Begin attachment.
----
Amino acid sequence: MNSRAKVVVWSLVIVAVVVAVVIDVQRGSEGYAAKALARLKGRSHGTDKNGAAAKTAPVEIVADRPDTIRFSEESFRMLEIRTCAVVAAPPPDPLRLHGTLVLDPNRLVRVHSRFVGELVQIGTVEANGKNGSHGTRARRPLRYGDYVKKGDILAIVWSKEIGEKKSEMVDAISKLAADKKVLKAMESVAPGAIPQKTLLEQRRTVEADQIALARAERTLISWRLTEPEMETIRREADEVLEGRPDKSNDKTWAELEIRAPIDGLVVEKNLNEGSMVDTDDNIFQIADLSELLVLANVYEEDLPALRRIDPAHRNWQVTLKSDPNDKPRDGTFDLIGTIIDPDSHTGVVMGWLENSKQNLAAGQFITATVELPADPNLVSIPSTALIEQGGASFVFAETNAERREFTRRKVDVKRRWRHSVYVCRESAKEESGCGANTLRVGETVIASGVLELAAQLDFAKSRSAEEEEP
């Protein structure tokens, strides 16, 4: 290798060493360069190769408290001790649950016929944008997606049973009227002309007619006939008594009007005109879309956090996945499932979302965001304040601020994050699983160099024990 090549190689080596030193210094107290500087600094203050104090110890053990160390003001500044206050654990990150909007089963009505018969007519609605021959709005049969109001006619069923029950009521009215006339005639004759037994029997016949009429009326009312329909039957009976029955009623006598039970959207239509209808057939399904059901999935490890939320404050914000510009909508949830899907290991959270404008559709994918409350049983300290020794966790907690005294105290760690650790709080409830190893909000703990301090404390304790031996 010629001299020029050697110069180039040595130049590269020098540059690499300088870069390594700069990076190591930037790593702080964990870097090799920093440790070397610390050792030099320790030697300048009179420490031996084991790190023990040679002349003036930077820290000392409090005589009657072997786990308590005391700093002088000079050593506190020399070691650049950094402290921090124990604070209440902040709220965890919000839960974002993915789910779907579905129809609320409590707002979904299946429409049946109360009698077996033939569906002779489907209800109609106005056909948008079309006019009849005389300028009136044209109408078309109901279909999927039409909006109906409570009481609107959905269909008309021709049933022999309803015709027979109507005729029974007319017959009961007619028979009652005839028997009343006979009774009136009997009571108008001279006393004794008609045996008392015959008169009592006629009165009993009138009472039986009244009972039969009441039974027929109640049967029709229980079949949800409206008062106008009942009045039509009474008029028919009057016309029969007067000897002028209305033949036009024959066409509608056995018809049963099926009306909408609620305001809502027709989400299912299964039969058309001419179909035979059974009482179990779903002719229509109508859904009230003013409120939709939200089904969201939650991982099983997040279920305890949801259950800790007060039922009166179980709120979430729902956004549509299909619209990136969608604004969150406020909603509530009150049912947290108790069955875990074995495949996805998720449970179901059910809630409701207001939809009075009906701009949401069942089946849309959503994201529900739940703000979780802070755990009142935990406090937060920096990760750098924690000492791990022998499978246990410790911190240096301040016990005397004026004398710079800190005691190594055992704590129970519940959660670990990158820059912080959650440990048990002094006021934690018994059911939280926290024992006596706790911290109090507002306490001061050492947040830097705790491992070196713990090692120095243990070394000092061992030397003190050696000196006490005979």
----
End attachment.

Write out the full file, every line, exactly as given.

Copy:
Amino acid sequence: MNSRAKVVVWSLVIVAVVVAVVIDVQRGSEGYAAKALARLKGRSHGTDKNGAAAKTAPVEIVADRPDTIRFSEESFRMLEIRTCAVVAAPPPDPLRLHGTLVLDPNRLVRVHSRFVGELVQIGTVEANGKNGSHGTRARRPLRYGDYVKKGDILAIVWSKEIGEKKSEMVDAISKLAADKKVLKAMESVAPGAIPQKTLLEQRRTVEADQIALARAERTLISWRLTEPEMETIRREADEVLEGRPDKSNDKTWAELEIRAPIDGLVVEKNLNEGSMVDTDDNIFQIADLSELLVLANVYEEDLPALRRIDPAHRNWQVTLKSDPNDKPRDGTFDLIGTIIDPDSHTGVVMGWLENSKQNLAAGQFITATVELPADPNLVSIPSTALIEQGGASFVFAETNAERREFTRRKVDVKRRWRHSVYVCRESAKEESGCGANTLRVGETVIASGVLELAAQLDFAKSRSAEEEEP
């Protein structure tokens, strides 16, 4: 290798060493360069190769408290001790649950016929944008997606049973009227002309007619006939008594009007005109879309956090996945499932979302965001304040601020994050699983160099024990 090549190689080596030193210094107290500087600094203050104090110890053990160390003001500044206050654990990150909007089963009505018969007519609605021959709005049969109001006619069923029950009521009215006339005639004759037994029997016949009429009326009312329909039957009976029955009623006598039970959207239509209808057939399904059901999935490890939320404050914000510009909508949830899907290991959270404008559709994918409350049983300290020794966790907690005294105290760690650790709080409830190893909000703990301090404390304790031996 010629001299020029050697110069180039040595130049590269020098540059690499300088870069390594700069990076190591930037790593702080964990870097090799920093440790070397610390050792030099320790030697300048009179420490031996084991790190023990040679002349003036930077820290000392409090005589009657072997786990308590005391700093002088000079050593506190020399070691650049950094402290921090124990604070209440902040709220965890919000839960974002993915789910779907579905129809609320409590707002979904299946429409049946109360009698077996033939569906002779489907209800109609106005056909948008079309006019009849005389300028009136044209109408078309109901279909999927039409909006109906409570009481609107959905269909008309021709049933022999309803015709027979109507005729029974007319017959009961007619028979009652005839028997009343006979009774009136009997009571108008001279006393004794008609045996008392015959008169009592006629009165009993009138009472039986009244009972039969009441039974027929109640049967029709229980079949949800409206008062106008009942009045039509009474008029028919009057016309029969007067000897002028209305033949036009024959066409509608056995018809049963099926009306909408609620305001809502027709989400299912299964039969058309001419179909035979059974009482179990779903002719229509109508859904009230003013409120939709939200089904969201939650991982099983997040279920305890949801259950800790007060039922009166179980709120979430729902956004549509299909619209990136969608604004969150406020909603509530009150049912947290108790069955875990074995495949996805998720449970179901059910809630409701207001939809009075009906701009949401069942089946849309959503994201529900739940703000979780802070755990009142935990406090937060920096990760750098924690000492791990022998499978246990410790911190240096301040016990005397004026004398710079800190005691190594055992704590129970519940959660670990990158820059912080959650440990048990002094006021934690018994059911939280926290024992006596706790911290109090507002306490001061050492947040830097705790491992070196713990090692120095243990070394000092061992030397003190050696000196006490005979």